By DAVID MOON, Moon Capital Management, LLC
December 2, 2012
What do Henry Ford, Reader’s Digest, Thomas Jefferson, Delta Airlines, Milton Hershey, Edison Records, Walt Disney, and Abraham Lincoln have in common?
They all filed for bankruptcy.
In the ancient world, the Torah describes methods by which debtors could periodically discharge their financial obligations without legal recourse. Repercussions for one’s inability to pay a debt weren’t always so humane. If someone defaulted on debts three times in the Mongolian Empire, Ghenkis Kahn had them put to death.
Until the mid 1800s, England allowed corporate creditors to recover debts from the shareholders of a corporation. A similar law today might inspire a bit more responsible analysis prior to investing in a stock.
Today there are various ways for both individuals and corporations to either discharge or reorganize financial obligations they would otherwise not be able to repay.
Individuals filing for bankruptcy aren’t required to surrender their passport or their personage. Some go on to start massively successful businesses or become US President. Four presidents filed for bankruptcy. Corporations can similarly emerge. Bankruptcy doesn’t necessarily require the liquidation or closing of the reorganizing business.
That’s why this Hostess Twinkie thing doesn’t bother me.
I’ve never eaten a Twinkie, but I have enjoyed a Ding Dong and Ho-Ho on occasion.
Like airlines that repeatedly file for bankruptcies, Hostess filed for a second time earlier this year. Unlike previous Sbarro and US Air bankruptcies, however, the company’s and unions’ inability to reorganize Hostess’s legacy costs apparently pushed the company into liquidation.
Even less severe reorganization bankruptcies are not all created equal.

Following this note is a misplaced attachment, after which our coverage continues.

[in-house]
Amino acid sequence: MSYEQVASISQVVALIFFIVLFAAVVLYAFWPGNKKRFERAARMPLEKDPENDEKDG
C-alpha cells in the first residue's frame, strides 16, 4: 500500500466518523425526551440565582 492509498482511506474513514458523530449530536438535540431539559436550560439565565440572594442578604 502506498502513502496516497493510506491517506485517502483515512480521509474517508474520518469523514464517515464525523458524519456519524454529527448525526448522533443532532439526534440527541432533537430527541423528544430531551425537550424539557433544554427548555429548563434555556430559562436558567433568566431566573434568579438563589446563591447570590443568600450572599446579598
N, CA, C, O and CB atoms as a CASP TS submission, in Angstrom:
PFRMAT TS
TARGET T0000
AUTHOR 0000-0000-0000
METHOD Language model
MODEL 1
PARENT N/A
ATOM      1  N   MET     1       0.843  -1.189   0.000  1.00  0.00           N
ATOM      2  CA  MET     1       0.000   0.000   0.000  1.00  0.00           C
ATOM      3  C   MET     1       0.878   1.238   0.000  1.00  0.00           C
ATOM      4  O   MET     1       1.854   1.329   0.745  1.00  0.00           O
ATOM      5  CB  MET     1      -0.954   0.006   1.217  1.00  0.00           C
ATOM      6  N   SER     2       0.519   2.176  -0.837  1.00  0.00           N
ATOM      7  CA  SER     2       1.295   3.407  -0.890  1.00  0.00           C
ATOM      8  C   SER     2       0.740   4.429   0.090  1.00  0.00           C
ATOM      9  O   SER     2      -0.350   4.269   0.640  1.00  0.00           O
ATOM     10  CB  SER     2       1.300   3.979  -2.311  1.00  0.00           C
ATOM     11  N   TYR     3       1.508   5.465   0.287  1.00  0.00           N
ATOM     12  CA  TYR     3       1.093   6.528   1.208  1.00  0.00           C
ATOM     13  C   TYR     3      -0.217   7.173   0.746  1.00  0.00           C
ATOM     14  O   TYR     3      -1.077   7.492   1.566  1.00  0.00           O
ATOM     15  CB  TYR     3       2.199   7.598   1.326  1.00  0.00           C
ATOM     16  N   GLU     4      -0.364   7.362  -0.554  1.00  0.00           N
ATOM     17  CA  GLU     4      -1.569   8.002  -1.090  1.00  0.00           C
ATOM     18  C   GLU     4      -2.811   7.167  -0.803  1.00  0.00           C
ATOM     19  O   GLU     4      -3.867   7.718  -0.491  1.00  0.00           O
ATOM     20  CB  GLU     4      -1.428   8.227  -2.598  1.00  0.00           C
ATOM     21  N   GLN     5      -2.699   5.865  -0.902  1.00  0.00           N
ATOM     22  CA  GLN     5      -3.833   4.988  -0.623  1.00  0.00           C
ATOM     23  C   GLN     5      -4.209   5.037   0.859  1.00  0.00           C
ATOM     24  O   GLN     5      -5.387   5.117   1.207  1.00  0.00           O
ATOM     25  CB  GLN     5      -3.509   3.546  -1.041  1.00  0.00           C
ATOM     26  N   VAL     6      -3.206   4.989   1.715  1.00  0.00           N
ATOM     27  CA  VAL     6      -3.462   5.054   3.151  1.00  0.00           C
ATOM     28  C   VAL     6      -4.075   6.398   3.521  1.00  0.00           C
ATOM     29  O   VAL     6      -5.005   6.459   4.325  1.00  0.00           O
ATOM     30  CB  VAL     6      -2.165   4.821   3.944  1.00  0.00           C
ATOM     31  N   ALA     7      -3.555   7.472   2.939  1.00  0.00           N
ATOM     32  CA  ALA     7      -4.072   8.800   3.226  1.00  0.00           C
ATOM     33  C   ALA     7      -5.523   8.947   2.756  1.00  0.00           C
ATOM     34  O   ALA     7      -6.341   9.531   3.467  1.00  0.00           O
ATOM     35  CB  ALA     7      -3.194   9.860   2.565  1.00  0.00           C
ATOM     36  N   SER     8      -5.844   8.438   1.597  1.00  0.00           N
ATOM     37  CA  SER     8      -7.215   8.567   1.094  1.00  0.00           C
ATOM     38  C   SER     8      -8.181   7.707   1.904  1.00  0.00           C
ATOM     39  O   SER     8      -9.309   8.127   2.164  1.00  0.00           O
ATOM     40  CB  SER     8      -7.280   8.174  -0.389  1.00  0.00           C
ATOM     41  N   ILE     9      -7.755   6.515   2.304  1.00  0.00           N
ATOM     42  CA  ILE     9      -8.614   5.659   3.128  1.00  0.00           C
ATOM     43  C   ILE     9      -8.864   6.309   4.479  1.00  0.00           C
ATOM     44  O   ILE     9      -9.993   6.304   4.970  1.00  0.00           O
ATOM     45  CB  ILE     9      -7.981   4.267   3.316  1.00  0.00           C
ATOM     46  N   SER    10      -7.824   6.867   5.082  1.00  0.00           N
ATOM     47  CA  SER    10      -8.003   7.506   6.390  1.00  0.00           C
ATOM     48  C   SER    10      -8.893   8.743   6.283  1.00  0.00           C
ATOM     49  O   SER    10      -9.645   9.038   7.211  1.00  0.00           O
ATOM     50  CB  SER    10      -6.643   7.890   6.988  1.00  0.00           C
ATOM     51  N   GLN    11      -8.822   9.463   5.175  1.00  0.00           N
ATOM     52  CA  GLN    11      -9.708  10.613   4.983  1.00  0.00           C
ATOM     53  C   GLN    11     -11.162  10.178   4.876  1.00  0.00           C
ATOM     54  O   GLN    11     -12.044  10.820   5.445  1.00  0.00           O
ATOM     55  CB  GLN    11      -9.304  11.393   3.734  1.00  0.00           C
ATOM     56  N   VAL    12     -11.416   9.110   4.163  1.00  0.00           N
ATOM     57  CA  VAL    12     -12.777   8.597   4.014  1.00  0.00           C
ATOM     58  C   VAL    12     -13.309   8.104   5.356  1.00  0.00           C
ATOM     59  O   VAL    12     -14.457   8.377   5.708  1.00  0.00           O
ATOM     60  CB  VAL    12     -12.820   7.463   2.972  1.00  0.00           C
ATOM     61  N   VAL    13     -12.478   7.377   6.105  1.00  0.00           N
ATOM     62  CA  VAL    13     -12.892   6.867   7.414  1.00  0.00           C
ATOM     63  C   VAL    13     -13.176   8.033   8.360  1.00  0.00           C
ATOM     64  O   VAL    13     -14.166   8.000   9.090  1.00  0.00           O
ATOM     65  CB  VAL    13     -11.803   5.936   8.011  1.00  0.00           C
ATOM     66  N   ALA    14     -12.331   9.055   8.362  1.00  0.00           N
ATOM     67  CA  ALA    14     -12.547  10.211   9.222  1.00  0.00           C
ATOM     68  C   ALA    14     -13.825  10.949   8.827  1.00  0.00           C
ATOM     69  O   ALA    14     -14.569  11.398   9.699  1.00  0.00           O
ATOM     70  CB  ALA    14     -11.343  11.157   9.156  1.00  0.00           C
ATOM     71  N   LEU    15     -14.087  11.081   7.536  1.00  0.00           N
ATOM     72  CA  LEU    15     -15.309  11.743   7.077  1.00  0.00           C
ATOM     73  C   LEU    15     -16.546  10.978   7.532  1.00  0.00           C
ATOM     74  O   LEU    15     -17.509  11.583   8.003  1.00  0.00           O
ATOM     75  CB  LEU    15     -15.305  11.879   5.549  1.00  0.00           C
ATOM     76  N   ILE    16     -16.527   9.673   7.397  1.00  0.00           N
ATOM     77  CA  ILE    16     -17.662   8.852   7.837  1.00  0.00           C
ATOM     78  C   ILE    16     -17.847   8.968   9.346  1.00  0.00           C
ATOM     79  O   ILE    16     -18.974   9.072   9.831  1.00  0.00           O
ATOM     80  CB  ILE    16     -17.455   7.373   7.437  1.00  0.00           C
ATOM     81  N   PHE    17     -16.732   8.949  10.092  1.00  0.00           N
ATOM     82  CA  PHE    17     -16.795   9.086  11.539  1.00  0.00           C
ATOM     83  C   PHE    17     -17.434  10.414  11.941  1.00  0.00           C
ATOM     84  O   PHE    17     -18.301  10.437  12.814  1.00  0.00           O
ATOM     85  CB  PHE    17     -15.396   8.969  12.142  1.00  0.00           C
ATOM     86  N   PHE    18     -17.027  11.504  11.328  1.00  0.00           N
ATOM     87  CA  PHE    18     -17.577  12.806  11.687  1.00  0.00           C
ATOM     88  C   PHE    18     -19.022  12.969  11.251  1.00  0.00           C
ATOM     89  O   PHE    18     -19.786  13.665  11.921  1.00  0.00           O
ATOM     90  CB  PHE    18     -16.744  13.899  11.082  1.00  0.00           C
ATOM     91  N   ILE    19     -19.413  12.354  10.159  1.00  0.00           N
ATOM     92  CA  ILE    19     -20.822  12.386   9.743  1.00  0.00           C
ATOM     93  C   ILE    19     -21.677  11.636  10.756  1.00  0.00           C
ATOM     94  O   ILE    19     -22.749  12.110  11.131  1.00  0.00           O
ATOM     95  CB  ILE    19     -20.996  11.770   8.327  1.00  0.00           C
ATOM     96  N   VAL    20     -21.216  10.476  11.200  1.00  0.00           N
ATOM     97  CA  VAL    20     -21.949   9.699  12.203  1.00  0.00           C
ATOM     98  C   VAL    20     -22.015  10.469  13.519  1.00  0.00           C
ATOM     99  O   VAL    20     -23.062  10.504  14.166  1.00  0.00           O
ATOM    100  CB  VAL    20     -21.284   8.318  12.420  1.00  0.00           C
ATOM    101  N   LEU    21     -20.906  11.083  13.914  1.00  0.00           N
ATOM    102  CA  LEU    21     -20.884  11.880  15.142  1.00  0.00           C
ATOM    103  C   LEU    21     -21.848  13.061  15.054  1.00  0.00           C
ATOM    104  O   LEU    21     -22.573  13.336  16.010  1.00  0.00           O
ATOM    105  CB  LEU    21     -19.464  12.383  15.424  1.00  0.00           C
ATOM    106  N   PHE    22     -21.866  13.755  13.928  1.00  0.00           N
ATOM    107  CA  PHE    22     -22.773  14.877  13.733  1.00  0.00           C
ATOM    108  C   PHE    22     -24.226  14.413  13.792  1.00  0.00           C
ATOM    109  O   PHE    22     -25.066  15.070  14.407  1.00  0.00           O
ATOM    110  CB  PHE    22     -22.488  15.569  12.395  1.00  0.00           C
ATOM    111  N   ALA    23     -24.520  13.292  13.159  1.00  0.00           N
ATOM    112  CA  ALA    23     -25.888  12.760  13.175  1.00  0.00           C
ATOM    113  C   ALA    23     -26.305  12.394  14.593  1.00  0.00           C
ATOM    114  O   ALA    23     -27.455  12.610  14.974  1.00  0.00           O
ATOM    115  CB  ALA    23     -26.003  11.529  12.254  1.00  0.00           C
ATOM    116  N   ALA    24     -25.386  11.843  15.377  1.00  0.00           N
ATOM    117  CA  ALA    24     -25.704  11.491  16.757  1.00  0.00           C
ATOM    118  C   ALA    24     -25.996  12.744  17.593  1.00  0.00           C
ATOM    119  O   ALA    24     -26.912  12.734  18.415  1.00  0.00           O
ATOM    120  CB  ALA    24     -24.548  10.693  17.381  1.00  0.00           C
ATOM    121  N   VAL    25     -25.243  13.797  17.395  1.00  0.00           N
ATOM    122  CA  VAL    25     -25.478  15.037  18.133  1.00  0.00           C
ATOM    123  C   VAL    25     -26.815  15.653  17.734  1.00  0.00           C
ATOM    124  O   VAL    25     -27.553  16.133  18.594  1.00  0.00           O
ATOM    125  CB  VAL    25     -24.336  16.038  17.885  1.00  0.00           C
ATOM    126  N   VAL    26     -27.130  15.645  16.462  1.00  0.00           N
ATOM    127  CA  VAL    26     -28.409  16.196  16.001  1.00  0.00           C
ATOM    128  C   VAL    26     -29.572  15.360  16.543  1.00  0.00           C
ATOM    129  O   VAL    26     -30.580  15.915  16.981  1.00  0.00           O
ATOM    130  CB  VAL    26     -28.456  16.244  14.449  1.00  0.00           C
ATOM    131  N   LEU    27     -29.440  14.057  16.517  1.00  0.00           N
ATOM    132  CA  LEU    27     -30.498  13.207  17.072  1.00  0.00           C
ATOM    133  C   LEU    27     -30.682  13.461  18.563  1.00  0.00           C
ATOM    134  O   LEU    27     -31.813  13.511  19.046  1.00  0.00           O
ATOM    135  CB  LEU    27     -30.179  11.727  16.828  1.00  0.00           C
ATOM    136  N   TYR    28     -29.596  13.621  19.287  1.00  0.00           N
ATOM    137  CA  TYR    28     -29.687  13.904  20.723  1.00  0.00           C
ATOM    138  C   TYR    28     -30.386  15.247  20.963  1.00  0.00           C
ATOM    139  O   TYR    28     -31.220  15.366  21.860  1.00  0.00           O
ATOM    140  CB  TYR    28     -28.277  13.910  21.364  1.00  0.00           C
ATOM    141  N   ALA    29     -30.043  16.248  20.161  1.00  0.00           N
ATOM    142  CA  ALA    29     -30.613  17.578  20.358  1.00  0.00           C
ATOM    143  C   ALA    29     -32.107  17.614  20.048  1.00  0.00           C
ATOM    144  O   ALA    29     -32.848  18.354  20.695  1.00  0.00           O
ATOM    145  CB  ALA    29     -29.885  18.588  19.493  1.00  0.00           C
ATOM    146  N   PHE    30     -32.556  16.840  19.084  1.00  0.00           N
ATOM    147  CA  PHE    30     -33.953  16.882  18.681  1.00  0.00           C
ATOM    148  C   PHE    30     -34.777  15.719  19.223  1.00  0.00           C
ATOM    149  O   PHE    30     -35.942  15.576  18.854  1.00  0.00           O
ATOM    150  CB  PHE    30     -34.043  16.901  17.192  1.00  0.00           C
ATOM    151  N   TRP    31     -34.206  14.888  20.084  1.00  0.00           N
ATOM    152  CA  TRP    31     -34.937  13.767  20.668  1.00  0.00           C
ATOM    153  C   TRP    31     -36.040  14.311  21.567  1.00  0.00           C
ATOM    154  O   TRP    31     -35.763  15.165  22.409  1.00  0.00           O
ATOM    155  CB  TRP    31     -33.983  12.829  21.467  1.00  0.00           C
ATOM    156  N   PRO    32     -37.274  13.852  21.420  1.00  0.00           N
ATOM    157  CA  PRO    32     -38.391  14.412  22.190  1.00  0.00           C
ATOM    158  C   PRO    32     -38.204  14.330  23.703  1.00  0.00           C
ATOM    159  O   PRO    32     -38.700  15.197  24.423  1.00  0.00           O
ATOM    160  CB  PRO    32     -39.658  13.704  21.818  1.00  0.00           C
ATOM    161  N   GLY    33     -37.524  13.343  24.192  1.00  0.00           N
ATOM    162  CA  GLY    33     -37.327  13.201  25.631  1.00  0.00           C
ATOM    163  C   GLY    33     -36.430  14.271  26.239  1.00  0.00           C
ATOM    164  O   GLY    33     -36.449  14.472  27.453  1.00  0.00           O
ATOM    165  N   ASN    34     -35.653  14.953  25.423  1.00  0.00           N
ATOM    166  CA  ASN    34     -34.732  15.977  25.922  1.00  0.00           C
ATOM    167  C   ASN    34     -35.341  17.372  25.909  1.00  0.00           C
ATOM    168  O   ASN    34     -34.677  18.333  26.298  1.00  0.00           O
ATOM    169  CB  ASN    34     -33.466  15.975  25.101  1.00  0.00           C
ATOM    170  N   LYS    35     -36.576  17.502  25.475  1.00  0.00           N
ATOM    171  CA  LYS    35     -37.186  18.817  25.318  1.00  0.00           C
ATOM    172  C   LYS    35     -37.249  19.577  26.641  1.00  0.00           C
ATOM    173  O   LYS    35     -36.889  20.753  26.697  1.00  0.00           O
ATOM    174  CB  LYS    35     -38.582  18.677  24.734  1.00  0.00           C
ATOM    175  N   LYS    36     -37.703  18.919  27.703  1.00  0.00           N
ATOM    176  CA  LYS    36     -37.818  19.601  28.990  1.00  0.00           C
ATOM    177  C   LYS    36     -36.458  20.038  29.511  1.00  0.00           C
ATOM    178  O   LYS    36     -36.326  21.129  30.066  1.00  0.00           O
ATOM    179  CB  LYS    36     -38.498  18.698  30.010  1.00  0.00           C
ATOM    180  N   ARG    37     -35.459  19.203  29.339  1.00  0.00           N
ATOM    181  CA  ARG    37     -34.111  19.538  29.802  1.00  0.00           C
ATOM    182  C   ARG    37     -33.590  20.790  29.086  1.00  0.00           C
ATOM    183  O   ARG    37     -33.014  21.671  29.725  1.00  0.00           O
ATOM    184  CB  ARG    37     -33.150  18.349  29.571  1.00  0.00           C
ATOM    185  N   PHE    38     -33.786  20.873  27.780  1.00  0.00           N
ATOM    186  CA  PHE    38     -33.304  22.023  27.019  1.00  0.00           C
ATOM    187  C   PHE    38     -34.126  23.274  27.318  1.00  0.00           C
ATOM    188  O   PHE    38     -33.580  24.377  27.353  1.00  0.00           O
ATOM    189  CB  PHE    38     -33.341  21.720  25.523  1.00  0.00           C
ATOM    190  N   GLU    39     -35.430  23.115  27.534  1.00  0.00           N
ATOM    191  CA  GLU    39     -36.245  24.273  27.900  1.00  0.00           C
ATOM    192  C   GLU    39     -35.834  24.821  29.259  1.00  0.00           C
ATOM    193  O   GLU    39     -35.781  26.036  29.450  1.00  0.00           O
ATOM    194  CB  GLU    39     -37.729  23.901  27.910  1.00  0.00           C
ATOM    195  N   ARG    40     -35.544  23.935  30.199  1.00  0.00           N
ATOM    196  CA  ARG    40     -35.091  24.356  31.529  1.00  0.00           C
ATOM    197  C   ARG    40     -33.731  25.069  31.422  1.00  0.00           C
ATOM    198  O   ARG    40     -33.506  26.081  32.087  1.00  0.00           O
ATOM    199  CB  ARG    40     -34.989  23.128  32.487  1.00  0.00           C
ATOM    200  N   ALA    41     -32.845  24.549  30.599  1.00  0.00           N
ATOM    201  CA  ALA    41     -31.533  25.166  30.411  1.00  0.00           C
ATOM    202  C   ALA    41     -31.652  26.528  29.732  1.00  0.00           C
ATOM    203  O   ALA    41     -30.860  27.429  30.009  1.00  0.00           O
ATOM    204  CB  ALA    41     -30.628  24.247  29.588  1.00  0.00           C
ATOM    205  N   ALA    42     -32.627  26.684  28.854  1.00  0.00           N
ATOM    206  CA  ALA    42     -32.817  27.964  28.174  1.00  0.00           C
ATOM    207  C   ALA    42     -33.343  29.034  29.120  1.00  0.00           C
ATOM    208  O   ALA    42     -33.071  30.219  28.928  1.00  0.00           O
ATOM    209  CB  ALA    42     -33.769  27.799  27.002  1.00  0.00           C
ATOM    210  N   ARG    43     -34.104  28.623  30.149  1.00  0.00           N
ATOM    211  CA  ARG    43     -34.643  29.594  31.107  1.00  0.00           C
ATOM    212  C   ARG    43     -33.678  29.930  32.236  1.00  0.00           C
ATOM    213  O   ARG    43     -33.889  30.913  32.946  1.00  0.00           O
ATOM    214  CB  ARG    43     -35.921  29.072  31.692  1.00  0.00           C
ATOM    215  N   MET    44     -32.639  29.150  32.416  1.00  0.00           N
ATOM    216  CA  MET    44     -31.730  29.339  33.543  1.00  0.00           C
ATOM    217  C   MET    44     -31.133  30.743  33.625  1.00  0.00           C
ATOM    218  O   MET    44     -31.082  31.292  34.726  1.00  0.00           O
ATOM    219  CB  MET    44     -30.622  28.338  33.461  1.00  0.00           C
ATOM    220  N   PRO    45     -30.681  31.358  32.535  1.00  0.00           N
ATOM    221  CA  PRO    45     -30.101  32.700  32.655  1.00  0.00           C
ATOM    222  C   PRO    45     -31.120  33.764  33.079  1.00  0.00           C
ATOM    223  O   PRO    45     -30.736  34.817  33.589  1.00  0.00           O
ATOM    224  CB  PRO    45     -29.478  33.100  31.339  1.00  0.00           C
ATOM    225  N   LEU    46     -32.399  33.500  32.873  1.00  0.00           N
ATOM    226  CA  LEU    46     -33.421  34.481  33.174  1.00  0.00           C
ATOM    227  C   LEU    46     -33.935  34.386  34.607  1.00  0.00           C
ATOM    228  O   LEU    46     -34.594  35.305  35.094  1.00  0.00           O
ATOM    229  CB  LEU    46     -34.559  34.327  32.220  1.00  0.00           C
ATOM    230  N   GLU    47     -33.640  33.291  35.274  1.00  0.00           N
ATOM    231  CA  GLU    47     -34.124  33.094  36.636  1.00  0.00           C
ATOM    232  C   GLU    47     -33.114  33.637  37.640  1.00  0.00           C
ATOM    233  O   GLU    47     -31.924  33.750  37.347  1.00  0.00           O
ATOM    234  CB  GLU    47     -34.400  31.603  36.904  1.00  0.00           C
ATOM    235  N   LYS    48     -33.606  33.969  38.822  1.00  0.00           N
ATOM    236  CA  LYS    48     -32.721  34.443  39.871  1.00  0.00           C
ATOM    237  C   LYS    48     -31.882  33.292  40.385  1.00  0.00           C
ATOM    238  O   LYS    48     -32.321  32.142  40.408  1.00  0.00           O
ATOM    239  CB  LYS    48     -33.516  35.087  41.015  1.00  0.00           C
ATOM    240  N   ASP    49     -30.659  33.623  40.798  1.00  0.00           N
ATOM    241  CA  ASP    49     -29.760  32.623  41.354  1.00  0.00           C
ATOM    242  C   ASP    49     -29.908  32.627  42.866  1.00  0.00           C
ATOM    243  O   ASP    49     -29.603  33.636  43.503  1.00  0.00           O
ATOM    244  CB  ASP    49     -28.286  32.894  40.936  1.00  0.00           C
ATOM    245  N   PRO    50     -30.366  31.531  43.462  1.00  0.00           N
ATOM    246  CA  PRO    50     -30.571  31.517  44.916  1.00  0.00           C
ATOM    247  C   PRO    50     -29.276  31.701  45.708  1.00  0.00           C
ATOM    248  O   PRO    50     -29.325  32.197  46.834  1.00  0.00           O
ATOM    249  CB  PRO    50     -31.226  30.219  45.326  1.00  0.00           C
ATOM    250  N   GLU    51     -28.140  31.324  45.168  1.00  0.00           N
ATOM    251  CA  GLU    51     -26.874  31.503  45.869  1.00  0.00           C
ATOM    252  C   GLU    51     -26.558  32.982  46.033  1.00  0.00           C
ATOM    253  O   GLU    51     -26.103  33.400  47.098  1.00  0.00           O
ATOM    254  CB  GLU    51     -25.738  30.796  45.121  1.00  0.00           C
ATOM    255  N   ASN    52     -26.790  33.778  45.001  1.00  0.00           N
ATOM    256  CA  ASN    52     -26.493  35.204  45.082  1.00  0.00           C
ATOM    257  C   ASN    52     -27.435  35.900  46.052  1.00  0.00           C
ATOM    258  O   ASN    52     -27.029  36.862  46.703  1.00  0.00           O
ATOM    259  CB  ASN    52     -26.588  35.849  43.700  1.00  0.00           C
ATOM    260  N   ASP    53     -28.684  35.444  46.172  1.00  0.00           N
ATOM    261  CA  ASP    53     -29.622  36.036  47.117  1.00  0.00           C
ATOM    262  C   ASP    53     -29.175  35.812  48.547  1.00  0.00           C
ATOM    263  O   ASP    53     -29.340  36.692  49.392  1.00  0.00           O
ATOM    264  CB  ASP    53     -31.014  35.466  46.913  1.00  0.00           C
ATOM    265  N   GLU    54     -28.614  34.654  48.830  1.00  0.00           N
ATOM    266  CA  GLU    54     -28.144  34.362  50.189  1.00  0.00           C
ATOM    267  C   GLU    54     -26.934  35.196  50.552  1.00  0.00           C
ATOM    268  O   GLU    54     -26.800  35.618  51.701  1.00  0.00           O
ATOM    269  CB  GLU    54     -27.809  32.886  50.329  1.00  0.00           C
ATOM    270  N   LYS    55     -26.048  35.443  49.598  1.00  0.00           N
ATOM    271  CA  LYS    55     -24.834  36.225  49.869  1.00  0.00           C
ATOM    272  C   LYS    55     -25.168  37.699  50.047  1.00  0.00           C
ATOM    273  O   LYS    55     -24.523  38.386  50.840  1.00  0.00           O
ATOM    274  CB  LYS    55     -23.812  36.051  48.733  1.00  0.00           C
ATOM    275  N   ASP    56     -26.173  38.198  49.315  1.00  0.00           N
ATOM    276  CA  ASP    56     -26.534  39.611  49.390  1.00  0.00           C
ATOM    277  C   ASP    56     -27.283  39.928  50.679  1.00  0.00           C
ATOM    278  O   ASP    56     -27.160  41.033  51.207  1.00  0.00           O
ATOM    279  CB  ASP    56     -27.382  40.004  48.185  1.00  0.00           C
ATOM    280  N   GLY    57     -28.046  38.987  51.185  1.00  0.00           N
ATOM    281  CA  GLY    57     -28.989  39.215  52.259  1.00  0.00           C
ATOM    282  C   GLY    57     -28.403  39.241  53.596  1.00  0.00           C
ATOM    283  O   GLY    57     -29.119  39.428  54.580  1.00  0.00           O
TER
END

When a company is discharging or reorganizing its debts, the bondholders and other company lenders have a senior claim on the assets of the struggling company. Shareholders generally get whatever is left over – if anything – after the lenders receive full payment. That’s a terrible oversimplification, but a usable description of liquidation preference.
This process sometimes results in a much healthier and successful company – and it doesn’t necessarily spell doom for all lenders. When General Growth Properties and its subsidiaries filed for bankruptcy in April 2009, both secured and unsecured creditors were paid in full, including accrued interest. Equity shareholders received a small residual interest – but they did receive something. Today the company is the second largest retail property REIT in the US.
When Kmart went through bankruptcy in 2002, the existing shareholders didn’t fare so well. There weren’t enough liquid assets to fully repay the creditors in cash so the shareholders lost their entire investment. Depending on the class of creditor, they received some combination of cash and newly issued shares in the reorganized company. Since 2002 those shares have traded between $13 and $190 per share, so the bondholders’ ultimate payout depended on if/when they sold their shares.
Bankruptcy is not a business panacea. A poorly run company will always struggle, no matter how many times it stiffs its creditors. But it is a legitimate tool in a system where people should know the risks of accepting IOUs.
David Moon is president of Moon Capital Management, a
Knoxville-based investment management firm. This article
originally appeared in the News Sentinel (Knoxville, TN).